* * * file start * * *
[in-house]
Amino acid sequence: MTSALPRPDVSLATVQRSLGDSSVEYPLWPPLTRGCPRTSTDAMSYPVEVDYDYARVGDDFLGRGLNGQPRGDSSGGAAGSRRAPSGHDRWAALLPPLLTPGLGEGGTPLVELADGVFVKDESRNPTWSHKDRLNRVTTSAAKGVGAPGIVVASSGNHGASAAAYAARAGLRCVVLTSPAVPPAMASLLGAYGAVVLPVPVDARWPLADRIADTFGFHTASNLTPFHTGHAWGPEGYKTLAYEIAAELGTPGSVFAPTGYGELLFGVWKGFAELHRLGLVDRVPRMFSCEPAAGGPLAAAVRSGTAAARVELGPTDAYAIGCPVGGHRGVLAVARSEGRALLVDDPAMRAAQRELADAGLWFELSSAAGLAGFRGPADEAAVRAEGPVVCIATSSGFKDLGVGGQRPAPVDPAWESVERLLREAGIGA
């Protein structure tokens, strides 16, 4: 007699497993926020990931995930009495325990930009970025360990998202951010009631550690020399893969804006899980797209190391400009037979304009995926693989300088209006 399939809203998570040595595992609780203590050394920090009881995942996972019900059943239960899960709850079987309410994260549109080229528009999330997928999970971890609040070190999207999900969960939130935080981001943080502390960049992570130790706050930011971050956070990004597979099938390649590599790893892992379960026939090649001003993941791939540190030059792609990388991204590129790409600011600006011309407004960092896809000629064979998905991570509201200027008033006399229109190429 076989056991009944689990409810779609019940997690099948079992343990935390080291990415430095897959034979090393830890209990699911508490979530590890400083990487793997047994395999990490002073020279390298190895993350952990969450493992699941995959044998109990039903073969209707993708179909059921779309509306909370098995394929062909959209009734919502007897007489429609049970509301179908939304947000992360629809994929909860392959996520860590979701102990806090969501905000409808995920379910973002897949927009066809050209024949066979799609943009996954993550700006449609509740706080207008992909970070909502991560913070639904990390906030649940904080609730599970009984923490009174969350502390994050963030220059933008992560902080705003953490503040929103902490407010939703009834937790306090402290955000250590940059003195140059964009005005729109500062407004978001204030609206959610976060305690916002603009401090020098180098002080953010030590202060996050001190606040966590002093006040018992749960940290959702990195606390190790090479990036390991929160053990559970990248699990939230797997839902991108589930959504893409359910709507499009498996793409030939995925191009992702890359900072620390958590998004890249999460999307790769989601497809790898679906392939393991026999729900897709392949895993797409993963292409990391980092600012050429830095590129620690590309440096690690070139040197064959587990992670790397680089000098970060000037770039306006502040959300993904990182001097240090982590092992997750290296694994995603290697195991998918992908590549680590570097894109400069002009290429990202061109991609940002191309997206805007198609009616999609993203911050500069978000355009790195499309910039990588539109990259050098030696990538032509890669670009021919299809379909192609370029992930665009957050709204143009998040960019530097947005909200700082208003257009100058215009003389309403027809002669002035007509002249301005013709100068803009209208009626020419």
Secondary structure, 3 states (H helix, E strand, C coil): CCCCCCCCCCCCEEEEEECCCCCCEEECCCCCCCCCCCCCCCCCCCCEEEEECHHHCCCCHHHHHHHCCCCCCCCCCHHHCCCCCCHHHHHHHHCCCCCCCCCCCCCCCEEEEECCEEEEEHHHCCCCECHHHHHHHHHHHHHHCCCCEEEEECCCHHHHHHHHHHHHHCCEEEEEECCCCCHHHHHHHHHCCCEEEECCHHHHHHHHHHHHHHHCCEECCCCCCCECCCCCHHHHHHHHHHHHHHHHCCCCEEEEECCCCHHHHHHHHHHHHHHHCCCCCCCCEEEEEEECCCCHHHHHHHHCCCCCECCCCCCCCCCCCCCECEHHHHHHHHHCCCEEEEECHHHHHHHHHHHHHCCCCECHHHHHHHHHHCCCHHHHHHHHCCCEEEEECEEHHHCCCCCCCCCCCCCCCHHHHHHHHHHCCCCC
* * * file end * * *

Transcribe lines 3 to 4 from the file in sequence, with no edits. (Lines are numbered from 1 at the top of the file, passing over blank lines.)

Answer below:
């Protein structure tokens, strides 16, 4: 007699497993926020990931995930009495325990930009970025360990998202951010009631550690020399893969804006899980797209190391400009037979304009995926693989300088209006 399939809203998570040595595992609780203590050394920090009881995942996972019900059943239960899960709850079987309410994260549109080229528009999330997928999970971890609040070190999207999900969960939130935080981001943080502390960049992570130790706050930011971050956070990004597979099938390649590599790893892992379960026939090649001003993941791939540190030059792609990388991204590129790409600011600006011309407004960092896809000629064979998905991570509201200027008033006399229109190429 076989056991009944689990409810779609019940997690099948079992343990935390080291990415430095897959034979090393830890209990699911508490979530590890400083990487793997047994395999990490002073020279390298190895993350952990969450493992699941995959044998109990039903073969209707993708179909059921779309509306909370098995394929062909959209009734919502007897007489429609049970509301179908939304947000992360629809994929909860392959996520860590979701102990806090969501905000409808995920379910973002897949927009066809050209024949066979799609943009996954993550700006449609509740706080207008992909970070909502991560913070639904990390906030649940904080609730599970009984923490009174969350502390994050963030220059933008992560902080705003953490503040929103902490407010939703009834937790306090402290955000250590940059003195140059964009005005729109500062407004978001204030609206959610976060305690916002603009401090020098180098002080953010030590202060996050001190606040966590002093006040018992749960940290959702990195606390190790090479990036390991929160053990559970990248699990939230797997839902991108589930959504893409359910709507499009498996793409030939995925191009992702890359900072620390958590998004890249999460999307790769989601497809790898679906392939393991026999729900897709392949895993797409993963292409990391980092600012050429830095590129620690590309440096690690070139040197064959587990992670790397680089000098970060000037770039306006502040959300993904990182001097240090982590092992997750290296694994995603290697195991998918992908590549680590570097894109400069002009290429990202061109991609940002191309997206805007198609009616999609993203911050500069978000355009790195499309910039990588539109990259050098030696990538032509890669670009021919299809379909192609370029992930665009957050709204143009998040960019530097947005909200700082208003257009100058215009003389309403027809002669002035007509002249301005013709100068803009209208009626020419």
Secondary structure, 3 states (H helix, E strand, C coil): CCCCCCCCCCCCEEEEEECCCCCCEEECCCCCCCCCCCCCCCCCCCCEEEEECHHHCCCCHHHHHHHCCCCCCCCCCHHHCCCCCCHHHHHHHHCCCCCCCCCCCCCCCEEEEECCEEEEEHHHCCCCECHHHHHHHHHHHHHHCCCCEEEEECCCHHHHHHHHHHHHHCCEEEEEECCCCCHHHHHHHHHCCCEEEECCHHHHHHHHHHHHHHHCCEECCCCCCCECCCCCHHHHHHHHHHHHHHHHCCCCEEEEECCCCHHHHHHHHHHHHHHHCCCCCCCCEEEEEEECCCCHHHHHHHHCCCCCECCCCCCCCCCCCCCECEHHHHHHHHHCCCEEEEECHHHHHHHHHHHHHCCCCECHHHHHHHHHHCCCHHHHHHHHCCCEEEEECEEHHHCCCCCCCCCCCCCCCHHHHHHHHHHCCCCC